The conversation typically starts with something like “my friend filed chapter 7 bankruptcy and wiped out a ton of debt without paying anything!” Or, “I read online that a chapter 7 is better, so that’s what I want to file.” It’s true that filing a Chapter 7 bankruptcy case is a great way to get a financial fresh start, but Chapter 7 is not one-size-fits-all, and may not be right for you.
First a brief (and oversimplified) look at chapter 7 vs. 13. Typically, the purpose of filing a Chapter 7 case is to eliminate (“discharge”) unsecured debt (like credit cards and medical bills). It is most appropriate for individuals who have a lot of unsecured debt, expenses greater than their monthly income, and no assets they could liquidate to pay their debt. Chapter 13 is more multi-purpose and is tynpically used to allow the filer to catch up on delinquent secured debt (like a mortgage or car loan), and/or to repay a portion of his/her unsecured debt. A chapter 7 case typically takes around 4 months from start to finish, while a chapter 13 takes 36-60 months.
With a Chapter 7 taking less than one-tenth the time of a chapter 13, and wiping out debt without requiring any of it to be paid back, it’s no wonder people want to file under Chapter 7. But for many people, a Chapter 13 bankruptcy is the better (and sometimes only) option. Here are the 4 main reasons why you may not be able to file a Chapter 7 bankruptcy (or don’t really want to even if you could):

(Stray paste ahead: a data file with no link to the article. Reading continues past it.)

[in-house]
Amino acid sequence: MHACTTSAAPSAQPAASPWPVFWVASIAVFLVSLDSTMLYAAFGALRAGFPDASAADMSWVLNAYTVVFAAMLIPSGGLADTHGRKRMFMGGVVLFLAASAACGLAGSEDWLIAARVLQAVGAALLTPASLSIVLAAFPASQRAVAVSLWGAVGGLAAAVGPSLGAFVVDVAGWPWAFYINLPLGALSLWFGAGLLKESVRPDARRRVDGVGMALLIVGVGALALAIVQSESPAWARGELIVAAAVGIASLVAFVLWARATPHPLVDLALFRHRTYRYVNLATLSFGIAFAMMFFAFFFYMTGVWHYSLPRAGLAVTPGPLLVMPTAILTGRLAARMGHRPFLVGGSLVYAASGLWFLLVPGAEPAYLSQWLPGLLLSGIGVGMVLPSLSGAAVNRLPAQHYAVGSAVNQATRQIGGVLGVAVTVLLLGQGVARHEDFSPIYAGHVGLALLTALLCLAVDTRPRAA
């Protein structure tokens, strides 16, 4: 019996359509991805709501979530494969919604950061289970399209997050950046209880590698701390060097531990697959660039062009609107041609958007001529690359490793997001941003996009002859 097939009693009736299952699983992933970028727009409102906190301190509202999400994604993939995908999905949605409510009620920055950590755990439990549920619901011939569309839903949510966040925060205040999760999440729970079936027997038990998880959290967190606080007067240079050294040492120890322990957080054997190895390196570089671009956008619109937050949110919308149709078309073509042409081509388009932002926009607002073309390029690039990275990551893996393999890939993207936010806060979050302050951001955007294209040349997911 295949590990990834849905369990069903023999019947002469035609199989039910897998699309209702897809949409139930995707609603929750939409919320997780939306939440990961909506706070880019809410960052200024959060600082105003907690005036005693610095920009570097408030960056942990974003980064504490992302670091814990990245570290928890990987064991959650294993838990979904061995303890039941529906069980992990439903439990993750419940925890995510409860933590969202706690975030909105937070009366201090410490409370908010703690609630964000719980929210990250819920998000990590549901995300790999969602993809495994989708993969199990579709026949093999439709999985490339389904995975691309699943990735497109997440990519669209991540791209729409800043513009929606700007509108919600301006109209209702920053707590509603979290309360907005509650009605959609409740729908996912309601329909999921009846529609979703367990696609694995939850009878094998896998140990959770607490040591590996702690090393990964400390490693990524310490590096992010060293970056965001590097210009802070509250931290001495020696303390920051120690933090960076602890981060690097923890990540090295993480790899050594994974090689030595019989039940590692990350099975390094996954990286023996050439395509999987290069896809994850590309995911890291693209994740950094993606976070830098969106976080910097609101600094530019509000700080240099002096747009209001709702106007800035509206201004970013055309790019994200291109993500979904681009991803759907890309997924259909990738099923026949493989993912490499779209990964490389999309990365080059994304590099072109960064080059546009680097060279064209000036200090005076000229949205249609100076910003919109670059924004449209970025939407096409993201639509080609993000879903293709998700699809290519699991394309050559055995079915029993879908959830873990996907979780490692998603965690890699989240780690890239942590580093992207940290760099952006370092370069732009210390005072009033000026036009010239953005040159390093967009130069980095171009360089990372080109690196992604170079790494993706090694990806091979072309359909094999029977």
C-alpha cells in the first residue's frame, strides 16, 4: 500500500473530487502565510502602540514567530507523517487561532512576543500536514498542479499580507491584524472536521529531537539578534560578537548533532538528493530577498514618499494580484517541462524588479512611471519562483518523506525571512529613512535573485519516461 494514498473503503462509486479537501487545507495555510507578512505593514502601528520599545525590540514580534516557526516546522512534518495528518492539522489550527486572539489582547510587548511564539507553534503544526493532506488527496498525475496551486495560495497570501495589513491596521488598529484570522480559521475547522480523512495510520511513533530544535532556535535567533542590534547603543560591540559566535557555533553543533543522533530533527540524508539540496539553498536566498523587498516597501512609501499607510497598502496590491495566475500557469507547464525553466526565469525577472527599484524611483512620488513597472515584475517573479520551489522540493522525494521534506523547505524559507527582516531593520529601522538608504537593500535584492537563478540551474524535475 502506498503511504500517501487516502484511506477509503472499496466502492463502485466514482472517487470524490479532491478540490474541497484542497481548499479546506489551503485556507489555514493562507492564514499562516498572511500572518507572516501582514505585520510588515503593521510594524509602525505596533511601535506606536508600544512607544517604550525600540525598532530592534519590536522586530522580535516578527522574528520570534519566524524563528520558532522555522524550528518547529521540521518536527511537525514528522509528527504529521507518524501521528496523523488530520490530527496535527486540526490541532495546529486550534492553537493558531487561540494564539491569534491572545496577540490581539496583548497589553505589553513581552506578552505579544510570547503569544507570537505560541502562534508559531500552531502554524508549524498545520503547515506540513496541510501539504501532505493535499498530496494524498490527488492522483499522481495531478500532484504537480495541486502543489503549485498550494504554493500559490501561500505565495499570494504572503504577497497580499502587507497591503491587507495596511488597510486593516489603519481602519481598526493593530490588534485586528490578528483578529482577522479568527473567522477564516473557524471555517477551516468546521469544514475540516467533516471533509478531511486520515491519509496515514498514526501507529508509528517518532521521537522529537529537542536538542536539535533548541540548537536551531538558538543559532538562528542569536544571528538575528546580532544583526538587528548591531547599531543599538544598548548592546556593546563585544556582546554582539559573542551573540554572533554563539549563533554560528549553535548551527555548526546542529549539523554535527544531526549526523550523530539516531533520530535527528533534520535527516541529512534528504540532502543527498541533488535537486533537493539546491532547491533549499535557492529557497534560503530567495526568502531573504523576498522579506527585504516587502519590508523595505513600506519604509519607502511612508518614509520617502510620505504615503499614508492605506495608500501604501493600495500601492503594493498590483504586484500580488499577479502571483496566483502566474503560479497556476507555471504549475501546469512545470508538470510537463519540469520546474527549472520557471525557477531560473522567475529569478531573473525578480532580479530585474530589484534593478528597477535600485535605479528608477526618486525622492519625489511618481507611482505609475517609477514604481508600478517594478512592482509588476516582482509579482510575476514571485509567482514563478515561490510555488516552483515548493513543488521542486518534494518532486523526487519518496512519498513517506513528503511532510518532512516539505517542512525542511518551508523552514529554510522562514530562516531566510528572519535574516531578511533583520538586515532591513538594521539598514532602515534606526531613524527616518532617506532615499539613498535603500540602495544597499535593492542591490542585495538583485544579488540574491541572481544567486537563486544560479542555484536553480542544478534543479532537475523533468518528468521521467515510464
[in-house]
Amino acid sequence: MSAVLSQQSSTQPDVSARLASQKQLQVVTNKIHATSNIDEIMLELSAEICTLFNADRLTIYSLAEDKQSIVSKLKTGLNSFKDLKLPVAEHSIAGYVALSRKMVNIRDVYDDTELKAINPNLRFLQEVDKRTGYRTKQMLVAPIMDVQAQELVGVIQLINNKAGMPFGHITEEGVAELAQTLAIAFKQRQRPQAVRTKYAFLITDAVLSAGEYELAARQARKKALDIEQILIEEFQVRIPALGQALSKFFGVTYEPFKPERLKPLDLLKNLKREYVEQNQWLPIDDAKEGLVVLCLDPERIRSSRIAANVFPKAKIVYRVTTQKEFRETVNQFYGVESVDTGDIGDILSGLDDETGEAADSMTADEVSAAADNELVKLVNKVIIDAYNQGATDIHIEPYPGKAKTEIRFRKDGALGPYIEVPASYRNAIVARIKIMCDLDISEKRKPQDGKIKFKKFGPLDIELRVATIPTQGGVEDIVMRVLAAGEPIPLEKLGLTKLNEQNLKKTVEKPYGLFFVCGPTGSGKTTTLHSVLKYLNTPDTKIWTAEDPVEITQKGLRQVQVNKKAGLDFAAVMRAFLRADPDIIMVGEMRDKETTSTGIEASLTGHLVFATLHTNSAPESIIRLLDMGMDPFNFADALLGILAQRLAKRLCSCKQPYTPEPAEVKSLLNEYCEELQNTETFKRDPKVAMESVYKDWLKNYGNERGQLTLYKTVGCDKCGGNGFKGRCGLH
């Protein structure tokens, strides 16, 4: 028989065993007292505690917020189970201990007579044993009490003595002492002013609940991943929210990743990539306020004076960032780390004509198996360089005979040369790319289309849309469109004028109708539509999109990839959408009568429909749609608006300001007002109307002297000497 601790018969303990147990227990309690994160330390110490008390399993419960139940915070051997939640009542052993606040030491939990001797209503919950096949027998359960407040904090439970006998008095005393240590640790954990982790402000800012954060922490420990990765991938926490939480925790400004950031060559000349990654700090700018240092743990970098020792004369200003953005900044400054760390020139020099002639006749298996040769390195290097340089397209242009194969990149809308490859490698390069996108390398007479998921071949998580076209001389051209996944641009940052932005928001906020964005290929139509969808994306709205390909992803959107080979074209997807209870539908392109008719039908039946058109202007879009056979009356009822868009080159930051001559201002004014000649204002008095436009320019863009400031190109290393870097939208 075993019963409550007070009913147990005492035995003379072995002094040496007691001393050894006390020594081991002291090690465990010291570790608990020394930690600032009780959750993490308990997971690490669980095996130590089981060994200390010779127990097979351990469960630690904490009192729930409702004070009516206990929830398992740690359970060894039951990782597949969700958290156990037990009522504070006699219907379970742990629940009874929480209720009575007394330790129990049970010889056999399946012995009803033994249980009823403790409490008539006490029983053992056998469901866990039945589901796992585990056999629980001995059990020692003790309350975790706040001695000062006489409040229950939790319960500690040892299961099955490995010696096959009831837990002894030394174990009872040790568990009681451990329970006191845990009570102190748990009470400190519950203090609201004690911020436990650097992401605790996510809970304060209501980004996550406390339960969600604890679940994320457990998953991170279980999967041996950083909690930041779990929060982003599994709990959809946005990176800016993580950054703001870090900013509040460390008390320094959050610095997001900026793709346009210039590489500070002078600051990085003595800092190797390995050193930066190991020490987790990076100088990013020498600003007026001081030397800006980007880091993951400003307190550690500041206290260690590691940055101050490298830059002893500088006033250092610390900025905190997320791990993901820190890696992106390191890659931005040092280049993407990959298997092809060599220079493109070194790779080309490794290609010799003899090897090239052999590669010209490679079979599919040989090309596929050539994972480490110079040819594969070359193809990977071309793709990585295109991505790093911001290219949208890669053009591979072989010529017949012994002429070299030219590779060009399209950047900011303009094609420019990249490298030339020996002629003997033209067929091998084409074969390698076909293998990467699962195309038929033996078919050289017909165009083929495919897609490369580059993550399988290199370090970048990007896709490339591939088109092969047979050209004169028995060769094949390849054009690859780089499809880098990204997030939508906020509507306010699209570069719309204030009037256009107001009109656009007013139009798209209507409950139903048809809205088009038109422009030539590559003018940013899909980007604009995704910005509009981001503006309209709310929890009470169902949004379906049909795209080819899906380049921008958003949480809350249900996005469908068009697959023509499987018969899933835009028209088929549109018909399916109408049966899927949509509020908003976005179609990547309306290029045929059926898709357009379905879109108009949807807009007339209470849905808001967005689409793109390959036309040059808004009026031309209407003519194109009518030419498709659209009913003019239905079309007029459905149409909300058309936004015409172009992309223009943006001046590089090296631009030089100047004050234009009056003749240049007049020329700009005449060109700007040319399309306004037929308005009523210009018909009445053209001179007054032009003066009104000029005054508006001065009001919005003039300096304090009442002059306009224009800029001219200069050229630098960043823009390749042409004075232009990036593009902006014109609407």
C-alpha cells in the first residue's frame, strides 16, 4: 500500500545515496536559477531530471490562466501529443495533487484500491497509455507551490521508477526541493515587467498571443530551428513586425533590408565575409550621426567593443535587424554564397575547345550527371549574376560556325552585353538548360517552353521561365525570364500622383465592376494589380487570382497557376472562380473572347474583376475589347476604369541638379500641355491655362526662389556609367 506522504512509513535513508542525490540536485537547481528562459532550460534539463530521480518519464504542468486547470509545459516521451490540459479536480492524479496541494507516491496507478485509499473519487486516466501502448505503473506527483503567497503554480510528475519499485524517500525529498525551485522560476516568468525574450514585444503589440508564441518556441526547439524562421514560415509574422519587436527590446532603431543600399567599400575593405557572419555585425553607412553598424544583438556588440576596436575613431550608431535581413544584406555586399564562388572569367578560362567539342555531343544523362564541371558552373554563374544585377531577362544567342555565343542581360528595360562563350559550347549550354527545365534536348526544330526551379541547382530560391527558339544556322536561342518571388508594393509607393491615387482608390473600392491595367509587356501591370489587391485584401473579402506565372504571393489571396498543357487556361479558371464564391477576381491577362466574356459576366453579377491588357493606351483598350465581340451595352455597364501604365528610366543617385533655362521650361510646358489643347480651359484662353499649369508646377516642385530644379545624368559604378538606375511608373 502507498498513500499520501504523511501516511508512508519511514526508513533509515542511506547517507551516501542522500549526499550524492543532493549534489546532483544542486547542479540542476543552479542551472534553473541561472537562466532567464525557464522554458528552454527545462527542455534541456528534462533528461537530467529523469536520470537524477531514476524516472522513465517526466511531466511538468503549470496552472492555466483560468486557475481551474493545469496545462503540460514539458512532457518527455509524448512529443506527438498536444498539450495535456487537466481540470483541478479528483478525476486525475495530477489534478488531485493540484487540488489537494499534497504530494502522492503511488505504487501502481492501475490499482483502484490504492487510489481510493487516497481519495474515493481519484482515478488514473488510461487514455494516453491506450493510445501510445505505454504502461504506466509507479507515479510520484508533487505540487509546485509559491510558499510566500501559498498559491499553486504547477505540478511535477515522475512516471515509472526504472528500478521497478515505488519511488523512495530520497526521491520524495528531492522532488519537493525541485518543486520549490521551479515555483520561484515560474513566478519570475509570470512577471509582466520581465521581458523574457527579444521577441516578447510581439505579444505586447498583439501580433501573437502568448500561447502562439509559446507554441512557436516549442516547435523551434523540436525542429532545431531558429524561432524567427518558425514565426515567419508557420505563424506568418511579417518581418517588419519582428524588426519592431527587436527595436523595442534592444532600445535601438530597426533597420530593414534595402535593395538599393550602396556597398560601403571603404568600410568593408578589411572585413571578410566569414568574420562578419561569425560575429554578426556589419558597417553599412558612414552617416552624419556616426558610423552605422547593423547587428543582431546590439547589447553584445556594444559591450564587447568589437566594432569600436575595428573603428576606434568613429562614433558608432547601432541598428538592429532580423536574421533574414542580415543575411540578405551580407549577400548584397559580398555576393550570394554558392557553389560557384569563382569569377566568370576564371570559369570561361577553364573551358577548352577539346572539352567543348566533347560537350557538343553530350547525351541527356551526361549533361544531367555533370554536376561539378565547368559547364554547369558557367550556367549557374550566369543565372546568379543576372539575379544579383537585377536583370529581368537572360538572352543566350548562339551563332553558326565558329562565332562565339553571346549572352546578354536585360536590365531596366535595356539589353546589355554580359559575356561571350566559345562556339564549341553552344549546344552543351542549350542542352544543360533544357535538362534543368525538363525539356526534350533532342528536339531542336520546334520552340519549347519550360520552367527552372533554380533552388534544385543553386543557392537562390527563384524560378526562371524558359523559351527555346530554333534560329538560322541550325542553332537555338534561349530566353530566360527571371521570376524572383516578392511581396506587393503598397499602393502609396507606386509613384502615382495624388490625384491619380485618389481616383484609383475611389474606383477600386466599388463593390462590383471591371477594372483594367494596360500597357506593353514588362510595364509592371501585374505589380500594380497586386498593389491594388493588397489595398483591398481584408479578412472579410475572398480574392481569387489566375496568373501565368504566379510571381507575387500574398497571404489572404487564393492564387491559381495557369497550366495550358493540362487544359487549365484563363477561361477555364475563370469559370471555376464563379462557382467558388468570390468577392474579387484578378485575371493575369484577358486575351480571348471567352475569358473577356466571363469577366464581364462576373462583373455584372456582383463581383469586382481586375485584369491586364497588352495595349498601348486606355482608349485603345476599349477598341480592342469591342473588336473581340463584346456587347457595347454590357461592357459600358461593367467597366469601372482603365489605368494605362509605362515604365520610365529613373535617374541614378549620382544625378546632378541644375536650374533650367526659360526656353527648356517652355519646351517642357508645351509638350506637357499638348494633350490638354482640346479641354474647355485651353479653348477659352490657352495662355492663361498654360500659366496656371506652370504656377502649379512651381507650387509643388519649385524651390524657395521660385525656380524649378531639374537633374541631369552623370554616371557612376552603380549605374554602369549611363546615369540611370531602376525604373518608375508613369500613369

1. Timing of a prior case. This one is easy – just some basic math. You can’t get a Chapter 7 discharge if you filed a prior Chapter 7 case within the past 8 years. You also can’t get a chapter 7 discharge if you received a discharge in a Chapter 13 case filed within the past 6 years. The idea here is to prevent people from repeatedly running up debt that they don’t pay. Think of this as the “it’s just not fair to the creditors” bar to Chapter 7.
2. Too much income. Most people laugh (or at least chuckle, or become wide-eyed with shock and disbelief) when they hear that they have too much income to file a Chapter 7. But it’s true – you may feel like you’re broke but still have too much income to file a Chapter 7. You might even have more bills each month than you have money coming in, but still have too much income to file a Chapter 7.
It’s not all about income in vs. expenses out – the amount of some expenses is capped by bankruptcy or IRS rules (like food, clothing, and personal care), and some expenses can be considered unreasonable (like one person who has two or more financed vehicles). There’s also something called the means test – a mind-bending analysis of your income and expenses designed to determine if your income is higher than the median income in your state and, if it is, how much disposable income you “should” have at the end of each month to pay your creditors. The bottom line is that after subtracting your expenses from your income, if there’s “extra” money left over, that’s considered disposable income that can be used to pay your unsecured debt. Which means you can’t file a Chapter 7. Think of this as the “I guess I don’t really need two cars and the $300 a month cable TV package” reason why you can’t file a Chapter 7.